For years, rotaviruses have been known to cause severe gastrointestinal problems among humans and animals. Looking back, it seems to make sense that this type of virus can lead to similar symptoms and illnesses among pigeons and birds. From late 2017 onwards a more severe variant of the Rotavirus has been wreaking havic in our regions, causing many deaths among young birds, with a peak from March to June 2018, as well as in the spring of 2019. Each time the typical symptoms occurred (crop stasis, vomiting, severe liver damage in young birds), the Rotavirus was found in the liver during the autopsy. It was only in 2019 that diagnostic labs, under the impulse of a number of vets, have started to provide routine tests to test for the Rotavirus in the pigeons' organs or droppings.

A major benefit and one of the most crucial conclusions of these studies for pigeon fanciers, is that pigeons can be easily vaccinated against the Rotavirus relatively. The production of Rotavirus vaccines began in 2018 and mostly last year, comprising both auto vaccines (vaccines suited only for pigeon families) and commercially available vaccines. To me, as a veterinary surgeon, the effectiveness of these vaccinations is the greatest evidence of this breakthrough in the medical guidance of racing birds: pigeons are clearly well protected against this disease once we administer this vaccine, and it reduces the number of deaths to near zero. It is my impression that it takes around 14 days for the vaccine to provide optimal protection, which means the disease can still strike until two weeks after vaccination. Logically speaking, the longer the pigeons are vaccinated, the greater the chance of them not dying, which we have seen in practice.

There appears to be a difference in the severity of the disease if the pigeons get sick two days after the vaccination as compared to ten days. In addition, some fellow veterinary surgeons have indicated that they have successfully administered an emergency vaccination: vaccinating a diseased pigeon to gain control over the disease more quickly. Although I think prevention is always the better option. In any case, it is strongly recommended to preventatively vaccinate your young birds in time, especially if you have had many diseased or dead pigeons in previous years. It goes without saying that we still have limited knowledge on which of the vaccination schemes would offer the best protection. We will likely have to take into account maternal immunity (when the mother's antibodies are transferred to the egg), and the fact that vaccines have to be administered in time to be ahead of a possible infection. At the age of four weeks, pigeons are probably still too young for an effective vaccination, because of the maternal immunity still playing a role. Perhaps this could be bypassed with two or three different vaccinations with an interval of a few weeks. The best age could well be 6 to 8 weeks old. Needless to say, research is still ongoing. You can always consult your vet for further advice.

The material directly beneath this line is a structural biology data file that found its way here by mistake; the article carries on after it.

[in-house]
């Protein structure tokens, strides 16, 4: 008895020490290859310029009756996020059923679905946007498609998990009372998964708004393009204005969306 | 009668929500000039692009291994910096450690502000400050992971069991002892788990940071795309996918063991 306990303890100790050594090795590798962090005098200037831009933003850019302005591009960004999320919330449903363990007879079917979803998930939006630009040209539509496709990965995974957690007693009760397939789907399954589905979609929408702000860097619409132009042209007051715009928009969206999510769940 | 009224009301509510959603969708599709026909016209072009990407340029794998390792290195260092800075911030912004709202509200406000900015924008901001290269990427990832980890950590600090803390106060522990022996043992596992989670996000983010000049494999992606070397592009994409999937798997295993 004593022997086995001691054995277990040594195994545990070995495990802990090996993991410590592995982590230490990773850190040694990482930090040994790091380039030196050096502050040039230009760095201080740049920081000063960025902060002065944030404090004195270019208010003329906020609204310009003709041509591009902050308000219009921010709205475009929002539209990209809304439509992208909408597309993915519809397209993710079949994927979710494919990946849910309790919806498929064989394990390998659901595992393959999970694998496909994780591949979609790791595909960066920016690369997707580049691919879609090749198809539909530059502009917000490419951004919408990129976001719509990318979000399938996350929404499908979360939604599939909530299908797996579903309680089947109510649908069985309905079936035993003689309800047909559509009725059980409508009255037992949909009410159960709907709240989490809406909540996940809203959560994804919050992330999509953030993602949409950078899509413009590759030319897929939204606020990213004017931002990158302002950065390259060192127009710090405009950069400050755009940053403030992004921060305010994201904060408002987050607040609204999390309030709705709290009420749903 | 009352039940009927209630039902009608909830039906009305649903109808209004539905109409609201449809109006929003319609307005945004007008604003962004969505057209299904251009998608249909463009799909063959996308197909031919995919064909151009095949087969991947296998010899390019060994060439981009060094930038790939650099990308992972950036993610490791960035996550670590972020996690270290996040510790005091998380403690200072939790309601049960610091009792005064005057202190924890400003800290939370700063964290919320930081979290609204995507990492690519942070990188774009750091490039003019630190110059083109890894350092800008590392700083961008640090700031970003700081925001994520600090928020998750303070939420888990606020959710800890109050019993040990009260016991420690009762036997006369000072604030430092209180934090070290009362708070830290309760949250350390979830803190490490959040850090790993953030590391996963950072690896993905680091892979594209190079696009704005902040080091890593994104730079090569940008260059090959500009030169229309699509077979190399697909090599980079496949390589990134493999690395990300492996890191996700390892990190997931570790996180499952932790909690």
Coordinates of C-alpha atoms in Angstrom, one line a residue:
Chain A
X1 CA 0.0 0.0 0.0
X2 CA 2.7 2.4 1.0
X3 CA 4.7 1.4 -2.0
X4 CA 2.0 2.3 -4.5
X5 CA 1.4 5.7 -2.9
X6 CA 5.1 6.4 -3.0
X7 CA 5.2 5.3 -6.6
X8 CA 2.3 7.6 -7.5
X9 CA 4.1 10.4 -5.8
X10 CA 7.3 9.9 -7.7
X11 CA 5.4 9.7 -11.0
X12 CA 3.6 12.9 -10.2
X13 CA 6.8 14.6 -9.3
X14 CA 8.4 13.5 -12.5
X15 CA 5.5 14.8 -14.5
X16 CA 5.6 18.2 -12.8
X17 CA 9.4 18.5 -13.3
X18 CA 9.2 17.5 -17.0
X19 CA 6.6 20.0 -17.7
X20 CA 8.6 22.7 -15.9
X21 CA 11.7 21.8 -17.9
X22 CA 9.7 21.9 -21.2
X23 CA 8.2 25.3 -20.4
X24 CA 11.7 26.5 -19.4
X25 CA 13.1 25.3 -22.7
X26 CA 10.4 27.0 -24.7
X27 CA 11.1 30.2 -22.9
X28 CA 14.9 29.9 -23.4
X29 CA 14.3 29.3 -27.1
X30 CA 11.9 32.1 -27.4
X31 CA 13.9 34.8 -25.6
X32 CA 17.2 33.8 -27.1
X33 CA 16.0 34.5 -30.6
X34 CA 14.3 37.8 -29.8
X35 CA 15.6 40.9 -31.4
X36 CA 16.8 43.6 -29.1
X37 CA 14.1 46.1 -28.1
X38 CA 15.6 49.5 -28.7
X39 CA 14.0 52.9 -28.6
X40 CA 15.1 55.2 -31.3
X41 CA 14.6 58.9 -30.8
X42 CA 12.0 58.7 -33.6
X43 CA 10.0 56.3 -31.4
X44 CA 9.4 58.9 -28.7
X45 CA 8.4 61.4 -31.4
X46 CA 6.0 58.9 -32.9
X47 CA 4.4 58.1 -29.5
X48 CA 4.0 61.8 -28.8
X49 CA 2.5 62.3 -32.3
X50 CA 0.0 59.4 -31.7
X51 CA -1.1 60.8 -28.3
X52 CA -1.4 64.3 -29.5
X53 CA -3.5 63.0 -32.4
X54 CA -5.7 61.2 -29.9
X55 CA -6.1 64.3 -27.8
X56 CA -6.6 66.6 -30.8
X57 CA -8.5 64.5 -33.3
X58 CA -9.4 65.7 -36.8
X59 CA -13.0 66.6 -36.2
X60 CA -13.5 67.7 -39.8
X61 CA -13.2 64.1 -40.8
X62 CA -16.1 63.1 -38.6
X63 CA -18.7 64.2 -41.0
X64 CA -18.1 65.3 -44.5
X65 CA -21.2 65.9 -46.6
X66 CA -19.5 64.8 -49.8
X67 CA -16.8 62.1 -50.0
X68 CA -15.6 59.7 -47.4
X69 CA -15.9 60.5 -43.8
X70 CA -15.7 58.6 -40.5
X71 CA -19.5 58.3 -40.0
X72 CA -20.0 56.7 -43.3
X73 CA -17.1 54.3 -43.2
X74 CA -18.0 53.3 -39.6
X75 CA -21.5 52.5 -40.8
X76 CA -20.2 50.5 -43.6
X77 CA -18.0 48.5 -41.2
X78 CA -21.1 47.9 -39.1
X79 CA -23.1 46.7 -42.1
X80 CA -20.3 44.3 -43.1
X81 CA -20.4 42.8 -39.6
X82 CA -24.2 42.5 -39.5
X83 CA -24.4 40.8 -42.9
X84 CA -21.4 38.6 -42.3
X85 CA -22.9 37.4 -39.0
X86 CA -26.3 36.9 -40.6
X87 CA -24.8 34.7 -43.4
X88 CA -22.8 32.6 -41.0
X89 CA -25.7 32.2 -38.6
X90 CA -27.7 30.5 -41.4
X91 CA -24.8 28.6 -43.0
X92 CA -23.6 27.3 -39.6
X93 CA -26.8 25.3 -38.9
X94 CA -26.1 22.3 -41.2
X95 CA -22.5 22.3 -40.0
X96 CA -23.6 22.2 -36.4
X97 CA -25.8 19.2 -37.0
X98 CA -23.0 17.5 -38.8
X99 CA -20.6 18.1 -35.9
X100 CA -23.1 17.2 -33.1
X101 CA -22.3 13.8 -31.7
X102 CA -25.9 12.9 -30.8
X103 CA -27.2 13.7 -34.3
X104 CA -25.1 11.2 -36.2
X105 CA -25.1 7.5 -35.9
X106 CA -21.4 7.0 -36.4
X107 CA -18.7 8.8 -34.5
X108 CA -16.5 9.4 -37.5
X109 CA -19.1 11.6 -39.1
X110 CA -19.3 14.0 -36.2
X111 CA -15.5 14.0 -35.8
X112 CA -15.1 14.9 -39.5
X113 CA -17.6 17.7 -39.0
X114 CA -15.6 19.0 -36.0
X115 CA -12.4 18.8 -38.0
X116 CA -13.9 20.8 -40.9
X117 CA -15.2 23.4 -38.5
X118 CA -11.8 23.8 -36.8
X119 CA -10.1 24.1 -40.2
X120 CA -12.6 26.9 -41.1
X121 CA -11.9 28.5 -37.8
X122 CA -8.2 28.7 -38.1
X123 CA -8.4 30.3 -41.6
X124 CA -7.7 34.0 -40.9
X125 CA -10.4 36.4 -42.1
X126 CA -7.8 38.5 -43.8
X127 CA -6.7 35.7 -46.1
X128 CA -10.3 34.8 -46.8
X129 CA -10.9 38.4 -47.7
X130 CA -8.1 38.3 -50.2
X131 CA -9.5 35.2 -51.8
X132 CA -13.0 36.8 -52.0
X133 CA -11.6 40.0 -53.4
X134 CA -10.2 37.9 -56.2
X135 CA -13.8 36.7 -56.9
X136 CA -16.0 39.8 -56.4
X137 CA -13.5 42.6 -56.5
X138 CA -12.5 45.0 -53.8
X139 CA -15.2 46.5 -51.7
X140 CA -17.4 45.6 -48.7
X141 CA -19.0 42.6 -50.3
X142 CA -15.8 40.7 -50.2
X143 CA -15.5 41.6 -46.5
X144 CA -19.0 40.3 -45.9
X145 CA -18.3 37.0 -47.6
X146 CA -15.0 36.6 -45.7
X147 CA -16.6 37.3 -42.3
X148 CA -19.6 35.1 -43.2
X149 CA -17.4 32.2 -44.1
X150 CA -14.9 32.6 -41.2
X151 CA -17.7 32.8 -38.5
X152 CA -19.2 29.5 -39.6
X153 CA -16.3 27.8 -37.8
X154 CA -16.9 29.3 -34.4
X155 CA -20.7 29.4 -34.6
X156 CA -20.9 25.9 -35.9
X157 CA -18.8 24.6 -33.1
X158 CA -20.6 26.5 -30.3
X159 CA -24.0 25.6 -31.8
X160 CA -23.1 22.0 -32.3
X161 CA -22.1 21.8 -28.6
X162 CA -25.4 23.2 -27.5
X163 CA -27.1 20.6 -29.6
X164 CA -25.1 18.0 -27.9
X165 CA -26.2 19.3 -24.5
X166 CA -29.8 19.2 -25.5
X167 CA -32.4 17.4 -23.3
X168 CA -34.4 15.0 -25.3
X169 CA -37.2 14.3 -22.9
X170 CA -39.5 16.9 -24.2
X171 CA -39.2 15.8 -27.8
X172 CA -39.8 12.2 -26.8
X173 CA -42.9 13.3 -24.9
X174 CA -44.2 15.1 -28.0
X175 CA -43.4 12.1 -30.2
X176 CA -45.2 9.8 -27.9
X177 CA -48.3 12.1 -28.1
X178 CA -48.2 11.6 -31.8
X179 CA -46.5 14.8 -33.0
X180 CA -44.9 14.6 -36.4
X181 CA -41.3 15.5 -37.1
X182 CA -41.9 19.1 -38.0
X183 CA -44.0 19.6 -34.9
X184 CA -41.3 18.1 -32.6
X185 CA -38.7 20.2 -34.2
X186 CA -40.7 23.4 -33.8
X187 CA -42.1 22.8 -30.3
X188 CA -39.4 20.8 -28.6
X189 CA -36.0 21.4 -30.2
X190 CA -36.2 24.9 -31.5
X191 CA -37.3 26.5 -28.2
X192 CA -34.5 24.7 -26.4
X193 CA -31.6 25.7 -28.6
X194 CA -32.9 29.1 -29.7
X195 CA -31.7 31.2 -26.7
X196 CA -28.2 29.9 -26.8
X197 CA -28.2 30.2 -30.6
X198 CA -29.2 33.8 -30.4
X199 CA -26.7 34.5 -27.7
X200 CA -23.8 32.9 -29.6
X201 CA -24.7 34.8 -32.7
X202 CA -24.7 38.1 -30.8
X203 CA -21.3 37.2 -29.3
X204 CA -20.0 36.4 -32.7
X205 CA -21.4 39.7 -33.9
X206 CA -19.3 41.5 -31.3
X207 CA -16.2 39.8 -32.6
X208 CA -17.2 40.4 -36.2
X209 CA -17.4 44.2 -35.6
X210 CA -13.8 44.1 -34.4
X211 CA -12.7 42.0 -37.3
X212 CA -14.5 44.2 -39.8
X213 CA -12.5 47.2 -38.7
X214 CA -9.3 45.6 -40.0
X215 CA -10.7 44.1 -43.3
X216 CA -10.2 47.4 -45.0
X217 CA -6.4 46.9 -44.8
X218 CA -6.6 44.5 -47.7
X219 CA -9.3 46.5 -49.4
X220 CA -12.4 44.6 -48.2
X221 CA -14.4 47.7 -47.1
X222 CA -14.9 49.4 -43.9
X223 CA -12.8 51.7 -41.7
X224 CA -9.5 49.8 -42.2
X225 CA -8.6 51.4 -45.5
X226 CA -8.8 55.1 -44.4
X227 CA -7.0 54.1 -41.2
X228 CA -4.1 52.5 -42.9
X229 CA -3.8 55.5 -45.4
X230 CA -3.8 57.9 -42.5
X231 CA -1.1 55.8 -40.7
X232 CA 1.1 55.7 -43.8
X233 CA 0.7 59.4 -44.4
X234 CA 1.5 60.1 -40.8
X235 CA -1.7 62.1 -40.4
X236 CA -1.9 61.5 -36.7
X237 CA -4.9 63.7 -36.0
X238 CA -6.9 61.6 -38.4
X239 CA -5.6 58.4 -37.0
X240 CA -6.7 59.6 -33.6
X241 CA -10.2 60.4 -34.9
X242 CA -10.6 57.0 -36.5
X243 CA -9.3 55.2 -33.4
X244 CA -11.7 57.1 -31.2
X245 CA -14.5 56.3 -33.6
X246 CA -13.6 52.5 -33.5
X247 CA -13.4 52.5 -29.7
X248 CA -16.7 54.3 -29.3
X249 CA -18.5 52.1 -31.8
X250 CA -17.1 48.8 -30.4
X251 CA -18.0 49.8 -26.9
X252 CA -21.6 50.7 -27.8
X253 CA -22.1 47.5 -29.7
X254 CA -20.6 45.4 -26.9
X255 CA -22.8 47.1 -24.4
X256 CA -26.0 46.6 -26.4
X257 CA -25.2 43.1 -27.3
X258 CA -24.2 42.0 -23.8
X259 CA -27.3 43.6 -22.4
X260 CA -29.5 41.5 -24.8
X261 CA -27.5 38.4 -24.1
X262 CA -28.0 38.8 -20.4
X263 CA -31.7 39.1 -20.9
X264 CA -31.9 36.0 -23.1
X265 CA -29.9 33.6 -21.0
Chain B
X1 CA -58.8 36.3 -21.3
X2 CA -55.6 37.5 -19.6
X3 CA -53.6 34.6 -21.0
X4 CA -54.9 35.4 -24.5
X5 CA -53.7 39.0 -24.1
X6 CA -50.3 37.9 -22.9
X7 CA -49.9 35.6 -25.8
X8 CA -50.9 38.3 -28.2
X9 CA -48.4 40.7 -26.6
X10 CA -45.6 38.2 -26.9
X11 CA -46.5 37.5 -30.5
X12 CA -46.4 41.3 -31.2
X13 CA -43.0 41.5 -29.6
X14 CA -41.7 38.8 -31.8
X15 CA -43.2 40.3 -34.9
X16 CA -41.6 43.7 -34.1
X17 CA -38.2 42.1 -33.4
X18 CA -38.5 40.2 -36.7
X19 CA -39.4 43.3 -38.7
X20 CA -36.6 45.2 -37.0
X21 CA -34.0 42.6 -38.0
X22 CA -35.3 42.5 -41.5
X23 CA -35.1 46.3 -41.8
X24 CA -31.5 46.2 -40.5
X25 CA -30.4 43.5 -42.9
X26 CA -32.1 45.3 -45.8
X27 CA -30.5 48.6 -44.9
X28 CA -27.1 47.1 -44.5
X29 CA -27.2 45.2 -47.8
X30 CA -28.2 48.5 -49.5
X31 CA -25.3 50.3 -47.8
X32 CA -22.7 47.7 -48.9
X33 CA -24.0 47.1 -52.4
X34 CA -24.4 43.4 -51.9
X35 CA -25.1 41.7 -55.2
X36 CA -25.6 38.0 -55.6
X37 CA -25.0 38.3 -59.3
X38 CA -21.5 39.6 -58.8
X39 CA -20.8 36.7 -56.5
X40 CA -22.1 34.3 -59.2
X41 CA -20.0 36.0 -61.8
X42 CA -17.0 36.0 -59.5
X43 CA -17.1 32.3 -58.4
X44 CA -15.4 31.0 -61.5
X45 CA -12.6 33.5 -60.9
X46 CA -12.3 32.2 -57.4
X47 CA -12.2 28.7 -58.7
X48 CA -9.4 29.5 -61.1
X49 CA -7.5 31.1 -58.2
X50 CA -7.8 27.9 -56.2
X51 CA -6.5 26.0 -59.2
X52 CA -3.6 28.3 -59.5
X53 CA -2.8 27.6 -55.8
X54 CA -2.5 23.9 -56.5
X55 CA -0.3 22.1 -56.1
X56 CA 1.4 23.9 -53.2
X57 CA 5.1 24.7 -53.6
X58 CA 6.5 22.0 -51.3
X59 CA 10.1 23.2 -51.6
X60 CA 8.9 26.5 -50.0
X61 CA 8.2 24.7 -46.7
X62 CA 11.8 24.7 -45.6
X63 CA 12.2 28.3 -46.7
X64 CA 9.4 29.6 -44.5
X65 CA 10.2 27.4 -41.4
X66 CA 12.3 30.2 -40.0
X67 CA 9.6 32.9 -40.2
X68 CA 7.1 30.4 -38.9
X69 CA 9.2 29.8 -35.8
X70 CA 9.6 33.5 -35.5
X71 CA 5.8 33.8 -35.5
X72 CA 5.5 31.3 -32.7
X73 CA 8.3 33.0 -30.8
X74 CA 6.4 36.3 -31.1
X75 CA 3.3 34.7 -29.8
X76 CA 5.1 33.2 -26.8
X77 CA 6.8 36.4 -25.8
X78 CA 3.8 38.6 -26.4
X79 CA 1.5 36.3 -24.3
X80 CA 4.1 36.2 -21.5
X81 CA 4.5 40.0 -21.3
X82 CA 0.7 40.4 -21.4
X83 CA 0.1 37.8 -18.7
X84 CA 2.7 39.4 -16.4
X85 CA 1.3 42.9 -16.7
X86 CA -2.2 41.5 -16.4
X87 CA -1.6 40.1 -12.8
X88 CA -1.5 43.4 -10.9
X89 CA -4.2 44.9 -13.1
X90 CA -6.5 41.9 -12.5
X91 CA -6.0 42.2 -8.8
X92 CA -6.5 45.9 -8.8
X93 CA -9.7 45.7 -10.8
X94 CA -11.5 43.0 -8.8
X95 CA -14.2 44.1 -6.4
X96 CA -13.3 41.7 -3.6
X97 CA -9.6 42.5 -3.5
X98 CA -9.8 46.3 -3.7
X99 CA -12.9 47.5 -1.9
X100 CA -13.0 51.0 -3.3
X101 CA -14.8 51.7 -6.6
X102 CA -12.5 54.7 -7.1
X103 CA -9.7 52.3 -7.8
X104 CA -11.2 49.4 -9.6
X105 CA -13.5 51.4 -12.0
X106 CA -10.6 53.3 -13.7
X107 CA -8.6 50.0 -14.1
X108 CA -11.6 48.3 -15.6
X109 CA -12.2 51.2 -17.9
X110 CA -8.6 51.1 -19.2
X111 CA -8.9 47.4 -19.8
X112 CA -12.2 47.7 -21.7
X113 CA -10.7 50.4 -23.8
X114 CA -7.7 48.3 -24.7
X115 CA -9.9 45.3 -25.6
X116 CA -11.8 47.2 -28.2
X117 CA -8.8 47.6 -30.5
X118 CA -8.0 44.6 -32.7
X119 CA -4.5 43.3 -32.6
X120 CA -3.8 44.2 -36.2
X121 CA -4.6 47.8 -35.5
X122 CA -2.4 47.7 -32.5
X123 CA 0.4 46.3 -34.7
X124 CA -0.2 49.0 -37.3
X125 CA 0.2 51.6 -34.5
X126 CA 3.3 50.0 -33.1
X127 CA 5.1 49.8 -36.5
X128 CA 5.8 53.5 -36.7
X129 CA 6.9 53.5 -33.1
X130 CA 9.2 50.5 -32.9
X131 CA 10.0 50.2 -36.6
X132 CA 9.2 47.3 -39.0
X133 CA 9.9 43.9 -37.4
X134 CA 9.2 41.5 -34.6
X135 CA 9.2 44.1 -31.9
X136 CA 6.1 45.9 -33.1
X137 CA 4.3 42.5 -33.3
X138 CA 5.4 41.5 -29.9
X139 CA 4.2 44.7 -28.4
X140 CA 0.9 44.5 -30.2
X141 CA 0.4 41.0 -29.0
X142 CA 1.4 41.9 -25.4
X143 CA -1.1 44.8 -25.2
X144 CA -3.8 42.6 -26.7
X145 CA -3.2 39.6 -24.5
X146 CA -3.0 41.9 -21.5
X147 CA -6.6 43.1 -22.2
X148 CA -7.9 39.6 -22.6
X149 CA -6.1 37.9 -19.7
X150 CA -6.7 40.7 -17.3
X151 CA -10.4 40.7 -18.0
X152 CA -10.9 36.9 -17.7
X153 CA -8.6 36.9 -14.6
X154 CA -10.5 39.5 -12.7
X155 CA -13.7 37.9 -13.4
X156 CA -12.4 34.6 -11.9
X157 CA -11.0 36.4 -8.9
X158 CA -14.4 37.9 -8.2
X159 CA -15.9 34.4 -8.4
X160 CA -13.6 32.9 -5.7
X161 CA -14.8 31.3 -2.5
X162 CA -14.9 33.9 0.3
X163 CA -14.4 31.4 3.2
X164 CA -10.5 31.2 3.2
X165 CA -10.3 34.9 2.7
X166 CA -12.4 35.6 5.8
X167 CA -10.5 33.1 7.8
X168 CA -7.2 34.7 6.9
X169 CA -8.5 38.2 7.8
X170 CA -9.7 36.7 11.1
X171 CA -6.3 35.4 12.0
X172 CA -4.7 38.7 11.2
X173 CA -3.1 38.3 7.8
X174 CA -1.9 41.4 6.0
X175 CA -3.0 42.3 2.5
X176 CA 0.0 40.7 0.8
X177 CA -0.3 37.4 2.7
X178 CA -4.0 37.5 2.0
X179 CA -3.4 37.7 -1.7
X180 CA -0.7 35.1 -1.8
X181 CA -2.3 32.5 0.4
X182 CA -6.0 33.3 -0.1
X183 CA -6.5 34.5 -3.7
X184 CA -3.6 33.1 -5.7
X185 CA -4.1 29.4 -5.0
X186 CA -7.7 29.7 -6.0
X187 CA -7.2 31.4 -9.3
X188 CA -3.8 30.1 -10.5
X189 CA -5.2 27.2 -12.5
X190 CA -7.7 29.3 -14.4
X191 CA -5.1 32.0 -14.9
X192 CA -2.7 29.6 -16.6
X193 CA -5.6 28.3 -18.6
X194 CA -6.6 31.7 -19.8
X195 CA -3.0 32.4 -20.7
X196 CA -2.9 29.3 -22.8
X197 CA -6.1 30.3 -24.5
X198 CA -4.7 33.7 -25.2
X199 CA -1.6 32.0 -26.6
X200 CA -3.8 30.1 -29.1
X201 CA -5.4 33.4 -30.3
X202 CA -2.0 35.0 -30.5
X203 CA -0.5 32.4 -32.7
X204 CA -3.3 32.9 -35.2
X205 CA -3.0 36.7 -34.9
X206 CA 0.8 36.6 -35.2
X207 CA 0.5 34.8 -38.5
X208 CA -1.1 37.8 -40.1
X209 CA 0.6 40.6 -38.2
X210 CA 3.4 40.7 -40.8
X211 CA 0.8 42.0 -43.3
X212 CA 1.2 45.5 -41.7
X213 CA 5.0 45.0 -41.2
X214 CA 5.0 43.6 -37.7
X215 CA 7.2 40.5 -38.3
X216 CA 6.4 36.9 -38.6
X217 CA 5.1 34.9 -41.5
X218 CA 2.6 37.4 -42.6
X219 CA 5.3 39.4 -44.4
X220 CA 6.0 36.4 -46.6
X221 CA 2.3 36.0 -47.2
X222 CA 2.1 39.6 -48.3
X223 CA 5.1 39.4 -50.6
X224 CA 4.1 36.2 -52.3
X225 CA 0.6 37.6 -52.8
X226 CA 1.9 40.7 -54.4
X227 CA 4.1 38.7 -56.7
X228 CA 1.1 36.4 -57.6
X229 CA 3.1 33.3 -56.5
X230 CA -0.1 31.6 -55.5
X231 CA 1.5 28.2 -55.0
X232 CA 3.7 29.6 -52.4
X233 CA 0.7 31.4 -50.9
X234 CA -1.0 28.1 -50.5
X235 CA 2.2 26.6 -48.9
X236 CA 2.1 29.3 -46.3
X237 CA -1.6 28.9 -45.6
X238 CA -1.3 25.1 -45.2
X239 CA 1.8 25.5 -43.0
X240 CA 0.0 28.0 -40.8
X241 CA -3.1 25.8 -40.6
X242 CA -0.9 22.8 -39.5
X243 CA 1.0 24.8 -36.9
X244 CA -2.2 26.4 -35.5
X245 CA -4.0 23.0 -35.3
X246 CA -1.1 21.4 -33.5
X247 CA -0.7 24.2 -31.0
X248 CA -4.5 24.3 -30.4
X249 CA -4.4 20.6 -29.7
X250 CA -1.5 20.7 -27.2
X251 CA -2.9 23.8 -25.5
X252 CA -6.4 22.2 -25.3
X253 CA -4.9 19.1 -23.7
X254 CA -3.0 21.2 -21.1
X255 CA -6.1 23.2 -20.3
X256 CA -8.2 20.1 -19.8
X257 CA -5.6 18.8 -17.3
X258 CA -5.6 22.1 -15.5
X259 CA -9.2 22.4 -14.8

We would like to extensively thank the many colleagues and researchers involved, for their scientific efforts and for what has clearly been a major breakthrough in the medical guidance of our beloved racing birds.


Identification of a novel clade of group A rotaviruses in fatally diseased domestic pigeons in Europe. Rubbenstroth et al (Transbound Emerg Dis. 2019)

A novel group A rotavirus associated with acute illness and hepatic necrosis in pigeons (Columba livia), in Australia. McCowan et al (PLoS One. 2018)

Rotavirus A Associated with Clinical Disease and Hepatic Necrosis in California Pigeons (Columba livia domestica). Blakey et al (Avian Diseases 2019)